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HLAD to Address Local Authority and Engagement on February 4

Hometown Legislative Action Day is a time for municipal officials to come together in Columbia to discuss how best to get involved in legislative issues and meet with members of the General Assembly. This year, the gathering will delve into the issues of local authority and preemption.

Several elected officials will speak at HLAD, beginning with Sen. Harvey Peeler as the keynote speaker.

State Senate President Harvey Peeler   Sen. Marlon Kimpson
(Left) State Senate President Harvey Peeler will be the keynote speaker at Hometown
Legislative Action Day. (Right) Sen. Marlon Kimpson will speak during the lunch session.

Peeler was elected president of the Senate in 2019, a position which until that time was fulfilled by the lieutenant governor. He serves District 14, which covers Cherokee County as well as parts of Spartanburg, Union and York counties. A native and resident of Gaffney, Peeler has served in the Senate since 1981. He chairs the Interstate Cooperation and Legislative Oversight committees, and also serves on the Education, Ethics, Finance, Medical Affairs and Transportation committees.

Sen. Marlon Kimpson will be the lunch speaker later in the day. First elected to the Senate in a 2013 race to fill an unexpired term, Kimpson represents District 42, which includes parts of Charleston and Dorchester counties. He serves on the Corrections and Penology, Judiciary, Medical Affairs, Rules and Transportation committees.

At a legislative panel in the morning, some members of the General Assembly will discuss current issues involving local authority for cities and towns. The powers exercised by city and town councils in South Carolina are governed by the state constitution and the SC Code of Laws. A number of bills from the 2019 session impact the scope of powers granted to municipalities.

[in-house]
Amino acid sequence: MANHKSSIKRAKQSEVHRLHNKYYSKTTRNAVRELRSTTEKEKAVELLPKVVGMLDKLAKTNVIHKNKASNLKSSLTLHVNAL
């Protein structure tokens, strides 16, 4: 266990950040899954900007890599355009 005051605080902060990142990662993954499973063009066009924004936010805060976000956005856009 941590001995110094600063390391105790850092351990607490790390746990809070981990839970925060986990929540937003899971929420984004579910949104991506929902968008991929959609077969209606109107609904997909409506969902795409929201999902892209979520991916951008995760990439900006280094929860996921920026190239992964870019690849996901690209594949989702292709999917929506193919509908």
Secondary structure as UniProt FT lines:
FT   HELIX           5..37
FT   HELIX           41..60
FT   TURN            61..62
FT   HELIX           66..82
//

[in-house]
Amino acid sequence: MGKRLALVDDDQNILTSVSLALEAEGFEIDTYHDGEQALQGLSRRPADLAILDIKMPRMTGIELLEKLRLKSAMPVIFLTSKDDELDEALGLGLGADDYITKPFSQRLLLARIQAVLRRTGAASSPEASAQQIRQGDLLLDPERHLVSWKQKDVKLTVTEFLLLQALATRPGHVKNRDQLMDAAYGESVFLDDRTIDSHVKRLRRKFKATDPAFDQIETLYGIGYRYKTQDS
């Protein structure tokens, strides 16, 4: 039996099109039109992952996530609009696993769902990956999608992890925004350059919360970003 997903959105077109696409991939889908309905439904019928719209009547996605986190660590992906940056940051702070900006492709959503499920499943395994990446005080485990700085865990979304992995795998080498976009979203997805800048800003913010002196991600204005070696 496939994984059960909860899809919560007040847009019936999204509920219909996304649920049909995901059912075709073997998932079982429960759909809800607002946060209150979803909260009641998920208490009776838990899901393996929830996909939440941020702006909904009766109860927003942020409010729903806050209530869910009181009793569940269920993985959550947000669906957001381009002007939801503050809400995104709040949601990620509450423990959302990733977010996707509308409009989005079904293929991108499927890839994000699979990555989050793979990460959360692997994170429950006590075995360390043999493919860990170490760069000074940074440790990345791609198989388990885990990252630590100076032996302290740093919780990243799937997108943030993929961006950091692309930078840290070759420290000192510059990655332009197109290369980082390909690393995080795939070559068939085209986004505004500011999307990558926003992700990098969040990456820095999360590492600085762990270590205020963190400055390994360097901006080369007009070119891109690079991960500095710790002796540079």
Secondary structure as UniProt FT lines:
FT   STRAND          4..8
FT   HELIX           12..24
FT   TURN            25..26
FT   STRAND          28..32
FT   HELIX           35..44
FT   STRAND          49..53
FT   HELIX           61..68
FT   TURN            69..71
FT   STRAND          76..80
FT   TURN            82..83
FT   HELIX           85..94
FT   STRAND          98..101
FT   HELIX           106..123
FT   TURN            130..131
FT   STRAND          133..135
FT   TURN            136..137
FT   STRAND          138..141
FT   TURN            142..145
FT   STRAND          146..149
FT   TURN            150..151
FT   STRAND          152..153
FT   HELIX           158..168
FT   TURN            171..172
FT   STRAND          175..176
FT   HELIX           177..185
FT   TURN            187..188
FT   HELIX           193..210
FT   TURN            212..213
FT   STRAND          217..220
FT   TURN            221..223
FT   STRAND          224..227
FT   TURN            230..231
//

Another session will take a look at the role of branding in attracting economic development opportunities and the ways in which branding efforts can draw in people who want to live, work, visit or do business in a city or town. This session will feature representatives of the Charleston Area Convention & Visitors Bureau as well as Visit Lake City SC and the City of Travelers Rest. The afternoon will feature a session on municipal election administration.

Sessions of the Municipal Elected Officials Institute of Government will take place at the Columbia Marriott on February 5, the day after HLAD. Those attending MEO may attend either Session A, which includes sessions on conducting public meetings, planning and zoning, among others; or Session B, with sessions including business license tax administration, ethics and public accountability, and intergovernmental relations. Officials must attend Session A before they may attend Session B.

The Advanced Municipal Elected Officials Institute of Government, open to MEO graduates, will also host two sessions on February 5: "Advanced Budgeting and Finance" and "Advanced Leadership and Governance." The Advanced Continuing Education track, open to Advanced MEO graduates, will offer a morning session of "Harassment Prevention: What Everyone Needs to Know" and an afternoon session of "Municipal Elections 101."

The preregistration deadline for both HLAD and the Municipal Elected Officials Institute is January 23. Download the Hometown Legislative Action Day app to connect with speakers and other attendees, receive meeting updates and post comments about the sessions. Find the app at l.masc.sc/2020HLADapp, or download it either from the App Store or on Google Play by searching for MuniAssnSC.

2019 ­– 2020 Municipal Association Advocacy Initiatives

Two of the Municipal Association's Advocacy Initiatives for the two-year cycle have already been achieved in 2019:

  • The General Assembly passed Act 84, providing improved funding reliability for municipalities from the Local Government Fund.
  • The state budget included $3.2 million in recurring funding for the SC Criminal Justice Academy, which can help decrease wait times for admitting new officers.

One initiative remains: flexibility with hospitality and accommodations tax. In 2019, the Senate passed S217, which gives municipalities the ability to use revenues from these taxes to control and repair flooding and drainage in tourist-related areas. S217 is now in the House Ways and Means Committee for consideration, and advocacy efforts from cities and towns in the coming year can help it cross the finish line.